Is it okay to use pickle crisp in this recipe?
Hi there! I don’t see why you couldn’t, but I don’t think you’d need it. These pickles turn out nice and crisp without the extra additives!
How long are these pickles shelf safe?
We have had a batch that was on our shelf for 3 years and it tasted just as good (if not better!) as the current year’s batch. Although typically they don’t last that long at our house! As long as you make sure everything is hot, sterile, and sealed, they should last quite a long time. I will periodically check my jars to make sure they are still well sealed. I also remove the rings when I’m storing them to ensure I haven’t created a false seal.
I made mush pickles years ago. An old timer stayed to do it this way and am planning on doing a batch.
Let us know how you make out when you do them! We have made them this way for several years now, and I always get compliments on them! We even give them away as gifts.
Thanks so much for all the great tips. Since it’s just the two of us, I pared this WAY down :). I had 3 pounds of cucumbers that I sliced to make 5 pints of pickles. I also added a few sprinkles of red pepper flakes, 1/8 tsp onion powder and some dill seed since I was a little short on the heads of dill. It will be hard to wait six weeks to try them!!
That sounds perfect! I love that the recipe is flexible with spices etc., so you can use what you like. It will be well worth the wait!
All my jars sealed but one. I must have used the lid previously for jam. If I transfer this jar straight to the fridge will they stay for a while so they can soak up all the pickling brine and seasonings? I also added pickling spices.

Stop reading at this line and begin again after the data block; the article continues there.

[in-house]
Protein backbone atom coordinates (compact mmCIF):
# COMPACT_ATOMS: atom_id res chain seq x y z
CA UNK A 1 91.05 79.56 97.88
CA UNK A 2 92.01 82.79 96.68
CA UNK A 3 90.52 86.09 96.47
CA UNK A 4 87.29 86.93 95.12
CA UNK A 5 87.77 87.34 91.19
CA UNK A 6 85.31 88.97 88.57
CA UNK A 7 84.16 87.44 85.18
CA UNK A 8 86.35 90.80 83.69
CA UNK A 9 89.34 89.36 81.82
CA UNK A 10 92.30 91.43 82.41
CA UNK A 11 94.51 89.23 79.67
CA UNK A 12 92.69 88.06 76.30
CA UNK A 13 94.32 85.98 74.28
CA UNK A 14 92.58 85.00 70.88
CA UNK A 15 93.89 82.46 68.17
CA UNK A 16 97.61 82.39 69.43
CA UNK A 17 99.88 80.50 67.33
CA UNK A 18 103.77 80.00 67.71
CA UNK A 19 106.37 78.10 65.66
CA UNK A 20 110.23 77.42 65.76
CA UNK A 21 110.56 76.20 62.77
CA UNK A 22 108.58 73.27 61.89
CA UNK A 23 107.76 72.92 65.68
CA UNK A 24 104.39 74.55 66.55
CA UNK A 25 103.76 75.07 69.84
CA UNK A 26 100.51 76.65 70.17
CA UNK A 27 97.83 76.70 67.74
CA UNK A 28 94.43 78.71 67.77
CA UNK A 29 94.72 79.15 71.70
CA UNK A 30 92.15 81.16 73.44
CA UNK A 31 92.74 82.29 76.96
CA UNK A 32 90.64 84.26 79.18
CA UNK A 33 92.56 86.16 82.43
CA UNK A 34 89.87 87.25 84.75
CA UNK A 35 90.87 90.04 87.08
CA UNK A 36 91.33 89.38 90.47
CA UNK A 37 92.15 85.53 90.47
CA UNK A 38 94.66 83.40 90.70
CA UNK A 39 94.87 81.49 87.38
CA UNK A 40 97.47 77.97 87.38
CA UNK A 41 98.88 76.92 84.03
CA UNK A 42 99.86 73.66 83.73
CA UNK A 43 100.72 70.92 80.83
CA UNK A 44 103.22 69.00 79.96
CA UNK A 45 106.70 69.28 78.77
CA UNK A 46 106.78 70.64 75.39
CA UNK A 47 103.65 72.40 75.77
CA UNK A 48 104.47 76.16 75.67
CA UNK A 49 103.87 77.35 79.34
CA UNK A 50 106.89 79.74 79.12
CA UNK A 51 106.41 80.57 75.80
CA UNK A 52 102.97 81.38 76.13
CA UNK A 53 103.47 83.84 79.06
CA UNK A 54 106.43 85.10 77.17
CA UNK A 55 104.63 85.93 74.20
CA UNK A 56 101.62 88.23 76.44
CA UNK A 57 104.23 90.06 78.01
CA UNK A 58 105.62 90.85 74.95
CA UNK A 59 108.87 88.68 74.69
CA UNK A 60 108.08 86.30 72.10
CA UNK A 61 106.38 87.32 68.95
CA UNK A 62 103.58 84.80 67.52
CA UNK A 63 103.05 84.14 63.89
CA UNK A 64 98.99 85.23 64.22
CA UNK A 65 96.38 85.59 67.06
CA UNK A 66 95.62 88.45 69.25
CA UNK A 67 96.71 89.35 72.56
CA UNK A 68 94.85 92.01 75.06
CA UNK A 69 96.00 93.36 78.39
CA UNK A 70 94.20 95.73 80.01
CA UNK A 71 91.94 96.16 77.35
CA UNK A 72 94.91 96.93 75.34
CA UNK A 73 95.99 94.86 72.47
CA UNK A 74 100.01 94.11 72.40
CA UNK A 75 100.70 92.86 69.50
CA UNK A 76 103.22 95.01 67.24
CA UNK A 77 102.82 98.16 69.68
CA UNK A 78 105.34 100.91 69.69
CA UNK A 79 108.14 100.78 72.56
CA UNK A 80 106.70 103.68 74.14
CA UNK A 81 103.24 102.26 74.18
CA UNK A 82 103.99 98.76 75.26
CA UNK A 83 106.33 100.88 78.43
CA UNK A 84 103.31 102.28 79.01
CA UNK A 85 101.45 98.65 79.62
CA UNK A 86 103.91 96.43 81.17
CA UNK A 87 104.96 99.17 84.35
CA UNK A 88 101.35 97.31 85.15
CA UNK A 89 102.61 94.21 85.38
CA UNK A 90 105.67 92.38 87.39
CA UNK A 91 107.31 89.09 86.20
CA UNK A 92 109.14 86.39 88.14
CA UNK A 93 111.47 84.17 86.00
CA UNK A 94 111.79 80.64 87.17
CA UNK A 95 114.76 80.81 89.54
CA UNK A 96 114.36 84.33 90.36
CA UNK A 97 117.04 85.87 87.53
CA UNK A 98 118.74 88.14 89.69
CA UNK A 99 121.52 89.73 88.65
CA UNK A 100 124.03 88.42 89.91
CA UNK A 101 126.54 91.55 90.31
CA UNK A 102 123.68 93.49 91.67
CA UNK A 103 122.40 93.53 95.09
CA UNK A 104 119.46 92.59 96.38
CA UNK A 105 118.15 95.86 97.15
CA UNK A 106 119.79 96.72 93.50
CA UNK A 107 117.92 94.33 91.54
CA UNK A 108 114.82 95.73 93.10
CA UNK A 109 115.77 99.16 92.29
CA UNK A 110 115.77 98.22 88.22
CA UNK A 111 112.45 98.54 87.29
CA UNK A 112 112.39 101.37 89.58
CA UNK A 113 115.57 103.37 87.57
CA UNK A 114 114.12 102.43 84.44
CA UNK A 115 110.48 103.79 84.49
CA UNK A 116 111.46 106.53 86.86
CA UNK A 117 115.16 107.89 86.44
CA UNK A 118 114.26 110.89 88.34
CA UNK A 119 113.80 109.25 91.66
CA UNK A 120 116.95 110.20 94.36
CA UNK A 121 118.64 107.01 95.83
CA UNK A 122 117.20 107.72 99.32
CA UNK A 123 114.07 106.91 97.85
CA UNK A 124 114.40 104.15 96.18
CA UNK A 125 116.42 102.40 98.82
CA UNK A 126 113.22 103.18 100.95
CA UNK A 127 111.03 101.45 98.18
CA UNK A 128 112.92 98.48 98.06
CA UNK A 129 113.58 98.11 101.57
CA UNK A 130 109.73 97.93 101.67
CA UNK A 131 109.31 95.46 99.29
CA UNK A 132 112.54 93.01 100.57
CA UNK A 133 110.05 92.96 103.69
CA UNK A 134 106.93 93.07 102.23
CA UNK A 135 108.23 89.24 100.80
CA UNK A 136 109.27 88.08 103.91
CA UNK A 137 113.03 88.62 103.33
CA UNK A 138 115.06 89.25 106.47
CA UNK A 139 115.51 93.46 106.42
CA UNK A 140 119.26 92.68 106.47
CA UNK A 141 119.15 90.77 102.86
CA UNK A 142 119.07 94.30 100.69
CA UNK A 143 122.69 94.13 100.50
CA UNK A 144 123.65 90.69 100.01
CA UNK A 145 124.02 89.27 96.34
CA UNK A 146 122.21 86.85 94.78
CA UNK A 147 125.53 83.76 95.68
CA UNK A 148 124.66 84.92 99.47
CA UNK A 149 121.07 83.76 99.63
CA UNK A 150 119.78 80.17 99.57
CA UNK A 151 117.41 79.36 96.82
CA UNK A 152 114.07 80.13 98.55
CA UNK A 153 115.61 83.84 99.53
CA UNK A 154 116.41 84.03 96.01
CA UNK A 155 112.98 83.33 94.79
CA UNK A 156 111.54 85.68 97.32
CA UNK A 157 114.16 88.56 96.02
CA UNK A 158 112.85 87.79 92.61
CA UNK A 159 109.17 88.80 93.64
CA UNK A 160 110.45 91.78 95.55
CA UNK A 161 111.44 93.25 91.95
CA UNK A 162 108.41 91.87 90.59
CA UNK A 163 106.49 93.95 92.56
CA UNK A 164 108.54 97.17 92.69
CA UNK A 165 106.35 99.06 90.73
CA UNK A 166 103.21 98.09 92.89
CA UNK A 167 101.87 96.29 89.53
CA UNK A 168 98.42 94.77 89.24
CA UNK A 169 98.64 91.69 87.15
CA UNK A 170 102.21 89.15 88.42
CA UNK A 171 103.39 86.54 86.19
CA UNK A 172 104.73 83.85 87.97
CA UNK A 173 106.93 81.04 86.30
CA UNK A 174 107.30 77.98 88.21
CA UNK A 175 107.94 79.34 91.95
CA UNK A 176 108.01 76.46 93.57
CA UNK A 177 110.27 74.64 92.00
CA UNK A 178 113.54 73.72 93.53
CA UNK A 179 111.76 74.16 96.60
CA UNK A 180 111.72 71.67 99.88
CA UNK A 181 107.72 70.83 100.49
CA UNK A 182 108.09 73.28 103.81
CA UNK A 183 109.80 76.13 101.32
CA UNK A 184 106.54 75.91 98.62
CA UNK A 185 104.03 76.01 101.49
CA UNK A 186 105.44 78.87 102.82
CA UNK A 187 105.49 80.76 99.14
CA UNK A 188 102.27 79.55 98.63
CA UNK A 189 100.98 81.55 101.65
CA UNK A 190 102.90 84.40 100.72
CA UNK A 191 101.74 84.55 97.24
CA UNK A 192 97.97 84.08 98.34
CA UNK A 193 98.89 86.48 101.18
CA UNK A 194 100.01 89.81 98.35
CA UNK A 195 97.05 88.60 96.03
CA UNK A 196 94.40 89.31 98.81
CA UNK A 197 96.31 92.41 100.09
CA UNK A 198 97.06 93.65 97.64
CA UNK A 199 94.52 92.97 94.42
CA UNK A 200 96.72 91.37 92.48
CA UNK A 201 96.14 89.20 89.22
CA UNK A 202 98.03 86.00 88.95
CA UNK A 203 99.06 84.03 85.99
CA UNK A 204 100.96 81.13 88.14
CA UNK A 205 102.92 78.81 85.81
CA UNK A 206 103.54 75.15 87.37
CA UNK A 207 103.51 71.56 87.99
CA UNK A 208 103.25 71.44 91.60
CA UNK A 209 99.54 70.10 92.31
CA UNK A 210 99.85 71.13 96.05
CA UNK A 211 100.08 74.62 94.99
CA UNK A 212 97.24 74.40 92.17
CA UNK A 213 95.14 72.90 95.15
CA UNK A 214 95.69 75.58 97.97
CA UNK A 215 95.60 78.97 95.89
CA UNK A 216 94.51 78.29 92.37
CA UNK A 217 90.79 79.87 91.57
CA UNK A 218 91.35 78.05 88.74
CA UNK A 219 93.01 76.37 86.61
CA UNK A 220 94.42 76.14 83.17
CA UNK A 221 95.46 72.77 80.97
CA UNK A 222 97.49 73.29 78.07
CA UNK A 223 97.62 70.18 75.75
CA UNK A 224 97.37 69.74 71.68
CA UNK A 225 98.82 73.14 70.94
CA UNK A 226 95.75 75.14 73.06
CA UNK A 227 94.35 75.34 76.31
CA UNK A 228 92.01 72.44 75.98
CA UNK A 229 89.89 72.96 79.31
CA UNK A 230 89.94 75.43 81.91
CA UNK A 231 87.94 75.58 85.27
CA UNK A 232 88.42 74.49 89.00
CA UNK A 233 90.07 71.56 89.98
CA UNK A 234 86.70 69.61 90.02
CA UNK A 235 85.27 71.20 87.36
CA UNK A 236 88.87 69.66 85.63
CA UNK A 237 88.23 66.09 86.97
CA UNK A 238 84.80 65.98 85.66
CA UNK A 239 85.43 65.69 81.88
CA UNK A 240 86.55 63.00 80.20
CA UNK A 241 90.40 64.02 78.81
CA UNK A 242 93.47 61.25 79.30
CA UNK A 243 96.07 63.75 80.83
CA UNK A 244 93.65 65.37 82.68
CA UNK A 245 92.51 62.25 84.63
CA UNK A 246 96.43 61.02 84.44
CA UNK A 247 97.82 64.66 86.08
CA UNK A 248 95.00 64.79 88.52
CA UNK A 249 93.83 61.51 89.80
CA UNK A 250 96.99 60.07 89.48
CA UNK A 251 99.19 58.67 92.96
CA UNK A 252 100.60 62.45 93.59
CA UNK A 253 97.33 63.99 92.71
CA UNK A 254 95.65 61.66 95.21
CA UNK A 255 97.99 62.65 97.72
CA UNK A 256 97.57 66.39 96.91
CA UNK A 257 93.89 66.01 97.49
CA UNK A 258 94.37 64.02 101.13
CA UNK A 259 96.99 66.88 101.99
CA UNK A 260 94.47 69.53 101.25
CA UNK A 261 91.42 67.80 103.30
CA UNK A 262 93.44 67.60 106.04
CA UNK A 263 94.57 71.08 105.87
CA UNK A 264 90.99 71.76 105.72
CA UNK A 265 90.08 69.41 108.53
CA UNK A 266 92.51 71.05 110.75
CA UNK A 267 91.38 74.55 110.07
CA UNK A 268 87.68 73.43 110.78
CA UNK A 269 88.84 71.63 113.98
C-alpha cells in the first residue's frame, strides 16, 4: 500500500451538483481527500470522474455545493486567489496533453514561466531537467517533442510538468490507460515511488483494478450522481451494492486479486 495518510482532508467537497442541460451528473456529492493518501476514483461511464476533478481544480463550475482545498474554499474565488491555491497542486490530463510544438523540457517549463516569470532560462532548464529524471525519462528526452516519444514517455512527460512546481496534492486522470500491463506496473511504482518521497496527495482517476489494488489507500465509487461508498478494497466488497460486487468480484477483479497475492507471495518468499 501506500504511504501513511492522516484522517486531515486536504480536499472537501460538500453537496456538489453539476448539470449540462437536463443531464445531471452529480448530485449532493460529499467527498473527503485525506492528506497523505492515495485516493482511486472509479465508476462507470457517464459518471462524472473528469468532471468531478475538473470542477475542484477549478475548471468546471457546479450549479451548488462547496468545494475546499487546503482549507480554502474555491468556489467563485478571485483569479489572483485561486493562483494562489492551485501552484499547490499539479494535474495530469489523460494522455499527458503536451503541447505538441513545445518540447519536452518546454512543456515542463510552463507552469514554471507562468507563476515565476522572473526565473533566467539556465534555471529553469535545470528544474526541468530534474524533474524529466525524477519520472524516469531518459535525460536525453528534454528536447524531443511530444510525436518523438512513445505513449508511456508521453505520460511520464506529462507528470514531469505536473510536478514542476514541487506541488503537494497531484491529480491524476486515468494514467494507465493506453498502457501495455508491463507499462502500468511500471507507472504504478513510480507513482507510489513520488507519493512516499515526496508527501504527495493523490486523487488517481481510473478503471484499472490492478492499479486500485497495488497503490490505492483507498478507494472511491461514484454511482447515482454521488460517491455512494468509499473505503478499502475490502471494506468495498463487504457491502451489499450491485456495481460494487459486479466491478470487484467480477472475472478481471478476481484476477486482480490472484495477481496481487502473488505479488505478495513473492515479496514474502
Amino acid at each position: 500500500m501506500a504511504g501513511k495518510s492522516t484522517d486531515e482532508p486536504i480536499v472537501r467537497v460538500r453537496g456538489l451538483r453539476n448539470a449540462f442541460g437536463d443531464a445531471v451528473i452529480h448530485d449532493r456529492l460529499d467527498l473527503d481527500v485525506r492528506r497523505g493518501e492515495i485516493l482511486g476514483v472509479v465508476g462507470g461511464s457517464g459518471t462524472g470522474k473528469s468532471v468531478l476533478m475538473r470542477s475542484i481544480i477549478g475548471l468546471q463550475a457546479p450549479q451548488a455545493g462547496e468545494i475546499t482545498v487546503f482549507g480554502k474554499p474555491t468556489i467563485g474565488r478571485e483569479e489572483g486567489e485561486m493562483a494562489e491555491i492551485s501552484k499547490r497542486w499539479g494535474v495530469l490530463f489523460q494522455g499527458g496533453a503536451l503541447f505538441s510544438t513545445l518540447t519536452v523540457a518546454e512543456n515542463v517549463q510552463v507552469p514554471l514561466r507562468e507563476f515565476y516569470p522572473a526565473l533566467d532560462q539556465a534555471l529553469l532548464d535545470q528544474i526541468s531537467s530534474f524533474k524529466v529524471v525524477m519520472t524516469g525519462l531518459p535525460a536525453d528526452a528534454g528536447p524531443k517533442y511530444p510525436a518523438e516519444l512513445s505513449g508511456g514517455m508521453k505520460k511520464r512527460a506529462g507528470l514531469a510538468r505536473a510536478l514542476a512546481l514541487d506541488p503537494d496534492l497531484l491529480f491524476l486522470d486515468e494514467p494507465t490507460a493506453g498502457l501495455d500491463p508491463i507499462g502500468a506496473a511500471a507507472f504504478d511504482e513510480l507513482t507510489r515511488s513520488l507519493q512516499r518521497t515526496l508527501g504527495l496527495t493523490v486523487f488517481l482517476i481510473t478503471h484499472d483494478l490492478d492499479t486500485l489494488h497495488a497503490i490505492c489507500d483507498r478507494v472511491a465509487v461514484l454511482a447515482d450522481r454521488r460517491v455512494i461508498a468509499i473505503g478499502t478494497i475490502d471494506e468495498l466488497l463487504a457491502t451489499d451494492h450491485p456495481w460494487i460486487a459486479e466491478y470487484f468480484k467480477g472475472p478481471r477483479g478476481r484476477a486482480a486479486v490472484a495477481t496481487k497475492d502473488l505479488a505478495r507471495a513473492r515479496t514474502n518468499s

Yes, this has happened to me as well and I just pop them in the fridge for a few weeks, and then eat those ones first. If you want them to soak up the brine even faster, you could remove them from the jar and slice them up, and then put them back in.
Can you use minced garlic in a jar instead of fresh garlic?
If the garlic is in oil then I wouldn’t, it will affect the safety of your pickles.
Can you cut your recipe in half or even down to a fourth of this. does it matter?
Absolutely, Just reduce the quantities accordingly! Our family likes to make a big batch, hence the larger quantities.
Hi there. I think I am going to try your recipe of your pickles. Another recipe I use calls for a bit of sugar in the brine. Will this hurt the sealing and preserving process or should I leave out totally. I have never done this method before but makes sense to avoid limp pickles.
I don’t see a problem with adding sugar, if that’s what you prefer!
I’m so thankful I stumbled onto this recipe. My pickles are way too vinegary, but I’ve never seen a recipe with this ratio before. I also like that they never see the inside of a canner, although I’m confused by why it’s called open canning. Regardless, this method makes way more sense than any I’ve seen. Thanks for posting it.
I get compliments on these pickles every single time! They are just the right amount of sour, and always crunchy. 🙂 Let us know if you make them!